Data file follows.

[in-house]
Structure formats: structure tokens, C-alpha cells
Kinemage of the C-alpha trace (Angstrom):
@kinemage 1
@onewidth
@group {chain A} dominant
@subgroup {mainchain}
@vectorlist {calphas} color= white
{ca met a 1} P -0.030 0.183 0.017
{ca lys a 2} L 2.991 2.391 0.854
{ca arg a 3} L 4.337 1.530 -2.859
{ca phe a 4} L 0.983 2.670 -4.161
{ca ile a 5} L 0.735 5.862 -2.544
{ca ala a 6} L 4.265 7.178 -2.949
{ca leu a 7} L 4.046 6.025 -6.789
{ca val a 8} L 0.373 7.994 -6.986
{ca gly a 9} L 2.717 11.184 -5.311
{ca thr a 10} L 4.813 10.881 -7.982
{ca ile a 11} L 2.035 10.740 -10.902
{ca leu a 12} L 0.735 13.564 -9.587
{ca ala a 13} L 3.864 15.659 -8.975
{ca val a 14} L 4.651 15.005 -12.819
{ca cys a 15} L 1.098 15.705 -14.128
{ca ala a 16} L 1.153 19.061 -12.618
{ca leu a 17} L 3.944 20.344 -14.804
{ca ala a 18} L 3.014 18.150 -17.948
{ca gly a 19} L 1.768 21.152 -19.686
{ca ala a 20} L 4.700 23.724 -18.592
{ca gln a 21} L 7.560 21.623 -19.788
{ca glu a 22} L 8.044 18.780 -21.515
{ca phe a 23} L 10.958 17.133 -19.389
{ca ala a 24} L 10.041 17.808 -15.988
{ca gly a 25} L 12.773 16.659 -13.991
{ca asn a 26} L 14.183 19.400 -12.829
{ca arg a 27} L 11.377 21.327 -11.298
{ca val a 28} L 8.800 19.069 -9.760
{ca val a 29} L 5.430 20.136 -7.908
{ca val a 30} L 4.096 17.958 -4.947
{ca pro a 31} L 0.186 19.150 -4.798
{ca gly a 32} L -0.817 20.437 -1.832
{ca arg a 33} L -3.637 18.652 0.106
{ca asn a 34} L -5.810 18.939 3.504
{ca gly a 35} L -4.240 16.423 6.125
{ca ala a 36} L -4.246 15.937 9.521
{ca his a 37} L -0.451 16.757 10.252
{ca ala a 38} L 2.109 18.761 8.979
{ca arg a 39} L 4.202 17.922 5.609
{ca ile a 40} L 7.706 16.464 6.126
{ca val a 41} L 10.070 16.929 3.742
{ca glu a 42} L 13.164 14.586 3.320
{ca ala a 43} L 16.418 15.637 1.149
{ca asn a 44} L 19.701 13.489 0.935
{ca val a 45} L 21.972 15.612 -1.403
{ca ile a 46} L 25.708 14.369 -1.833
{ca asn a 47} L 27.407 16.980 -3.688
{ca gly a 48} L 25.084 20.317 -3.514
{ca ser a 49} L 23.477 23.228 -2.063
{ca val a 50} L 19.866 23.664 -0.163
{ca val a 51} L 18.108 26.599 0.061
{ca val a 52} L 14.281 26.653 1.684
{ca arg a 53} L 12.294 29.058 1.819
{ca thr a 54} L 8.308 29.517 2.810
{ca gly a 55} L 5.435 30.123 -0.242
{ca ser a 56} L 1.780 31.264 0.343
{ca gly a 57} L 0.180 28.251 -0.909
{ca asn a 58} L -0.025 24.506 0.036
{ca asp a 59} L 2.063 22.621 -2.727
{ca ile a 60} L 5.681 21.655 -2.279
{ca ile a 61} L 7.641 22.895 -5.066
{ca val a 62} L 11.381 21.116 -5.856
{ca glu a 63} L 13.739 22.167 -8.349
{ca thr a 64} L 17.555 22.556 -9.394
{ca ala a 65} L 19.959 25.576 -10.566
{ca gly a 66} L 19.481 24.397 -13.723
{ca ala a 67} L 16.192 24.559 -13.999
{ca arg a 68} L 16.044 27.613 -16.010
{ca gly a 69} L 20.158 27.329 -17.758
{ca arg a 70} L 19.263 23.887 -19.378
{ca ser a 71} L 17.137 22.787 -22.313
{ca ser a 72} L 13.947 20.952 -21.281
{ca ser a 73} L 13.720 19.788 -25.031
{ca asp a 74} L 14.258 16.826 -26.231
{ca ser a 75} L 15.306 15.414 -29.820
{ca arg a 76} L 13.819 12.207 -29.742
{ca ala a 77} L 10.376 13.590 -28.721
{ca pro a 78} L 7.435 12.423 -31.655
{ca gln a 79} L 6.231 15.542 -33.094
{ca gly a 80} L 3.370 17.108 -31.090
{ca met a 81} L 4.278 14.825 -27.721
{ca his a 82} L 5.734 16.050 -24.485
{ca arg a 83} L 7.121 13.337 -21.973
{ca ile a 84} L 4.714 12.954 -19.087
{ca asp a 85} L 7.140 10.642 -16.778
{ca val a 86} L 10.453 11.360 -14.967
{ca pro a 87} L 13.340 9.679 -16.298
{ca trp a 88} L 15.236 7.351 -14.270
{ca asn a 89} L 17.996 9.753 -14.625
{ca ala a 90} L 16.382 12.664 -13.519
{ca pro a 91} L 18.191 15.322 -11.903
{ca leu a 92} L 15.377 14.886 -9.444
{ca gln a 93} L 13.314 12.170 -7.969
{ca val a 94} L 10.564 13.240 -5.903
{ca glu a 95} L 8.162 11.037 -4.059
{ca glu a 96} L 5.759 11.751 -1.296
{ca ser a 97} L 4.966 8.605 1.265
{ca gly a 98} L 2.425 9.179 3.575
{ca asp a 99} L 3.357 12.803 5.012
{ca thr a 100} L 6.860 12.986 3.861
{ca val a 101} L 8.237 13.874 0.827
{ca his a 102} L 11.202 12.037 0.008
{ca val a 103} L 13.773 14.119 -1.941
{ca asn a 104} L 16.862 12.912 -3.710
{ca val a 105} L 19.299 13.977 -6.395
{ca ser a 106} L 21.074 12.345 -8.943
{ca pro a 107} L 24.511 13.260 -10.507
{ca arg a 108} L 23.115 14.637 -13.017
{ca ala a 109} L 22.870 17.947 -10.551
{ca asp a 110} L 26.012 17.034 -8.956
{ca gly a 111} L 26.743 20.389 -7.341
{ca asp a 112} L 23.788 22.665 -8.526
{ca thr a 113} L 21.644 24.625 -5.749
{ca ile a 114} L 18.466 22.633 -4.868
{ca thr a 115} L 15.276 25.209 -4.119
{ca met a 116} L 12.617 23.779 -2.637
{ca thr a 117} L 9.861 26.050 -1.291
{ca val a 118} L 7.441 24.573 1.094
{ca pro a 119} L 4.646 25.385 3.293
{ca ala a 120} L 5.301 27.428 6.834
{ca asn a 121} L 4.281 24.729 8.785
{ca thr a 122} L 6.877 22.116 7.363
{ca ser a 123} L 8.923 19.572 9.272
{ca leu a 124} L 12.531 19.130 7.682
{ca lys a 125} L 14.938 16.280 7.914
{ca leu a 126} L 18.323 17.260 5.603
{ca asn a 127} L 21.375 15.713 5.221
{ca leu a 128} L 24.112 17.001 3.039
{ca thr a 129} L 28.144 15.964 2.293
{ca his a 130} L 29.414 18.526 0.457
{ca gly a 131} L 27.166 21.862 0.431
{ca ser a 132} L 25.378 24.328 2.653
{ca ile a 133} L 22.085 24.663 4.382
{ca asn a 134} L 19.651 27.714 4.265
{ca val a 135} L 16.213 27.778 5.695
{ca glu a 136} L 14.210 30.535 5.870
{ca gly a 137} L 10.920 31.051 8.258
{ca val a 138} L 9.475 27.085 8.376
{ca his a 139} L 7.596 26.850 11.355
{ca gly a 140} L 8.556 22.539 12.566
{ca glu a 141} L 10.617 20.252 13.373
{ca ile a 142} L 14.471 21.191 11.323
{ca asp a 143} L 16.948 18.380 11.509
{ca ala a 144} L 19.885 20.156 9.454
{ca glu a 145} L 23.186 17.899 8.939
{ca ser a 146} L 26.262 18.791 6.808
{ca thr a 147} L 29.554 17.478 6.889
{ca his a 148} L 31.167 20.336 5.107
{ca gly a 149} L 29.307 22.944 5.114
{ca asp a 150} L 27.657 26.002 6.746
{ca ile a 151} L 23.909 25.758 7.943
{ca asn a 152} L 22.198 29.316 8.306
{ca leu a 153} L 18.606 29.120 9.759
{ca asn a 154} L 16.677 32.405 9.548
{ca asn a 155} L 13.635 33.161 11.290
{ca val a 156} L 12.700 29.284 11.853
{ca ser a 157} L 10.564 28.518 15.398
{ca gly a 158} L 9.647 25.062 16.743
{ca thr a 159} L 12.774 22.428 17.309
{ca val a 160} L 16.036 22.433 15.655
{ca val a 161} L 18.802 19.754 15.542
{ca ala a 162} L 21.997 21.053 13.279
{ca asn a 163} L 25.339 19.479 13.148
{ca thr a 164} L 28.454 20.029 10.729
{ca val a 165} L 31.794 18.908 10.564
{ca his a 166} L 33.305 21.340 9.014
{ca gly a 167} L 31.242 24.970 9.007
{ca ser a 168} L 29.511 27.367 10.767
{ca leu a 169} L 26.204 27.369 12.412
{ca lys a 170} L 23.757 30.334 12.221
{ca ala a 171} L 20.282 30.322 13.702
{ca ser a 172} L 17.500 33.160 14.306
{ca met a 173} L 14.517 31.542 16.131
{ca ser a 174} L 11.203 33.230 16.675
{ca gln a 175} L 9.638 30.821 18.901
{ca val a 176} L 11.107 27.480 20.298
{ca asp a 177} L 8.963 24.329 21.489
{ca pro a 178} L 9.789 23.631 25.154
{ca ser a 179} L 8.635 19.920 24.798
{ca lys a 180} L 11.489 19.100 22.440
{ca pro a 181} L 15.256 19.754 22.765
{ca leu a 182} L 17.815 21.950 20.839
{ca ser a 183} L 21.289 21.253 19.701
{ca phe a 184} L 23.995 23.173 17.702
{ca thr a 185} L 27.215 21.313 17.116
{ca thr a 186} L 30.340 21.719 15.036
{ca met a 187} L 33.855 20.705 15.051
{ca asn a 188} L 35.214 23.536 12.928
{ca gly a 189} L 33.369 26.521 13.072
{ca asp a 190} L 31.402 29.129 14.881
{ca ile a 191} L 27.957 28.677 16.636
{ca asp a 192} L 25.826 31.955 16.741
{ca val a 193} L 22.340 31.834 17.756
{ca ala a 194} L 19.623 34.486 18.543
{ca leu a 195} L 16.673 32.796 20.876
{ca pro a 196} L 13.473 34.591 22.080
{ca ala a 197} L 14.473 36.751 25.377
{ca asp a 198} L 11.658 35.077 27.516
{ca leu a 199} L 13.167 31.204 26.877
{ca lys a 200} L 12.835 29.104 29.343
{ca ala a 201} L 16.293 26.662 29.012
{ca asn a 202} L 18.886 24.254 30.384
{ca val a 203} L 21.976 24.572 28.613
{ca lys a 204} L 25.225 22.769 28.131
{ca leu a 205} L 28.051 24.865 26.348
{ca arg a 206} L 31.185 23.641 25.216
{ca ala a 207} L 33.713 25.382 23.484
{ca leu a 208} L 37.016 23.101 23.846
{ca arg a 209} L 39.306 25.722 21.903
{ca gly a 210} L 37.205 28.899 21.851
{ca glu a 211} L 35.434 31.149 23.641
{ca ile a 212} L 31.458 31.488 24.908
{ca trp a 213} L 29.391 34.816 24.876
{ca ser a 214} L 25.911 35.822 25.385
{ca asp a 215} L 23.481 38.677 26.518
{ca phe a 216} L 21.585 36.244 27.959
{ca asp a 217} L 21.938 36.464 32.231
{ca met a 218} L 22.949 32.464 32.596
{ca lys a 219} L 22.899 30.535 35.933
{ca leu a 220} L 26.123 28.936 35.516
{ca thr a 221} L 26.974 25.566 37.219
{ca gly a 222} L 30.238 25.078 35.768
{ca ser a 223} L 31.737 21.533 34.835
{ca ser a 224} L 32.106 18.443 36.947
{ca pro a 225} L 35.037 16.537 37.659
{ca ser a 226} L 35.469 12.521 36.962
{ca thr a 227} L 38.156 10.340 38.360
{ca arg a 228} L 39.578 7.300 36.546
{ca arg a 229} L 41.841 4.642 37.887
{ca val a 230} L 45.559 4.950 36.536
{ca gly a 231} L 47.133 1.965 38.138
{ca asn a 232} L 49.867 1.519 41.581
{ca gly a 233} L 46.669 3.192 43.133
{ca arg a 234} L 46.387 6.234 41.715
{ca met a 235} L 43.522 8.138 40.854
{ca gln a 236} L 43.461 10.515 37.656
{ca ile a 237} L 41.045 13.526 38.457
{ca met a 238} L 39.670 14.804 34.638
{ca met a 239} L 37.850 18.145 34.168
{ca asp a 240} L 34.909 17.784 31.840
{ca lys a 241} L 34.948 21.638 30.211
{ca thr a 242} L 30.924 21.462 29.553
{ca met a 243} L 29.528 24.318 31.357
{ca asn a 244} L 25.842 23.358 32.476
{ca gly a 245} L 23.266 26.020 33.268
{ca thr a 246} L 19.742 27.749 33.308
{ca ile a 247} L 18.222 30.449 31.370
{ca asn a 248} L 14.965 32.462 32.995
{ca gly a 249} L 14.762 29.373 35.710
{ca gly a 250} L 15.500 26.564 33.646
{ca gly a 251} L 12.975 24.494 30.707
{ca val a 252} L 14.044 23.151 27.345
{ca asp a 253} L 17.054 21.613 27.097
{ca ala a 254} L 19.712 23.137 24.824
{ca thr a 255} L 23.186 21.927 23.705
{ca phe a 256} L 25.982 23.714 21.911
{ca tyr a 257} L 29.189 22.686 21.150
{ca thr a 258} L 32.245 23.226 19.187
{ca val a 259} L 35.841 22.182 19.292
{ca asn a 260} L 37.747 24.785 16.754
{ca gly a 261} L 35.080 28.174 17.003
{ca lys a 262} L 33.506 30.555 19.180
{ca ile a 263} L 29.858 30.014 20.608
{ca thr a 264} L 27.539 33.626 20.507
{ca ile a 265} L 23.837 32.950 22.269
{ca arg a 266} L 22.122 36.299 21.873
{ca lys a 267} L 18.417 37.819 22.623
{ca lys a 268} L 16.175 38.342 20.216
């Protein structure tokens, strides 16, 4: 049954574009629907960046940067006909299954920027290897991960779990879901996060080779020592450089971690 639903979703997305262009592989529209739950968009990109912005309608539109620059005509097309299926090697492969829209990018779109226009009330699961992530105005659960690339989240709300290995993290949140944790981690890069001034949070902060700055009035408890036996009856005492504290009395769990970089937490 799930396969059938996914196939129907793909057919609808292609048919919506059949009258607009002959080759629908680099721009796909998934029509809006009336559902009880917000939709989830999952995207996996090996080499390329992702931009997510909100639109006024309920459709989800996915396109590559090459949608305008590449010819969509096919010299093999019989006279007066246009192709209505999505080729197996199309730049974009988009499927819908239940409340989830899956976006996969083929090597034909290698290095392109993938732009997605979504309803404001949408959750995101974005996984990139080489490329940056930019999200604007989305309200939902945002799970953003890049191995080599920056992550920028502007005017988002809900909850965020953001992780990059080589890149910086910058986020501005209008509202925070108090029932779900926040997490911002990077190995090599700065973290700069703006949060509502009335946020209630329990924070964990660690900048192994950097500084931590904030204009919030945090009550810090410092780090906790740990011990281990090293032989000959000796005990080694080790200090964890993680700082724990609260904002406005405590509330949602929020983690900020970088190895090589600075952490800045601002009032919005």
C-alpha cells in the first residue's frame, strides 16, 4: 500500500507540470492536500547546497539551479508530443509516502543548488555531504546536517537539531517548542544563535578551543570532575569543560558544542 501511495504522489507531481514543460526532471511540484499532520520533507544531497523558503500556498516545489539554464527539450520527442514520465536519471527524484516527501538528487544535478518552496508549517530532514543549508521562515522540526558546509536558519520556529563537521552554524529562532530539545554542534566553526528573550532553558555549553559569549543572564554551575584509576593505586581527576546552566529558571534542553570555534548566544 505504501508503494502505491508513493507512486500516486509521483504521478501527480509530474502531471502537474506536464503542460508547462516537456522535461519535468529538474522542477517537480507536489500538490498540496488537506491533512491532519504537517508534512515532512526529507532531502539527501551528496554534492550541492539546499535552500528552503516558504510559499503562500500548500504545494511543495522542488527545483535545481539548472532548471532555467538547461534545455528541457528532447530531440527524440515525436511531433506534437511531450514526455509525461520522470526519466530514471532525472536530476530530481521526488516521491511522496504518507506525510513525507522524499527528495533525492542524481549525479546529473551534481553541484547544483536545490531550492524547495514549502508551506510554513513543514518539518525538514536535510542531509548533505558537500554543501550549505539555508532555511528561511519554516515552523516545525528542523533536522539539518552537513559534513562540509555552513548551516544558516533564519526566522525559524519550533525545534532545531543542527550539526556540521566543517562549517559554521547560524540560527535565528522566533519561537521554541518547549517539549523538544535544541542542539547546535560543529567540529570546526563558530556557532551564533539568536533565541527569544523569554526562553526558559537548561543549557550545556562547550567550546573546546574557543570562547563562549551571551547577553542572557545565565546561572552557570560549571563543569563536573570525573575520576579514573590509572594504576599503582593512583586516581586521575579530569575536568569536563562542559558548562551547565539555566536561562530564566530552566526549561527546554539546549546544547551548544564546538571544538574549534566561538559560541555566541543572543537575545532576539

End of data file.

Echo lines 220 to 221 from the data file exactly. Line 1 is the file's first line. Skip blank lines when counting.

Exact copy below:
{ca ile a 212} L 31.458 31.488 24.908
{ca trp a 213} L 29.391 34.816 24.876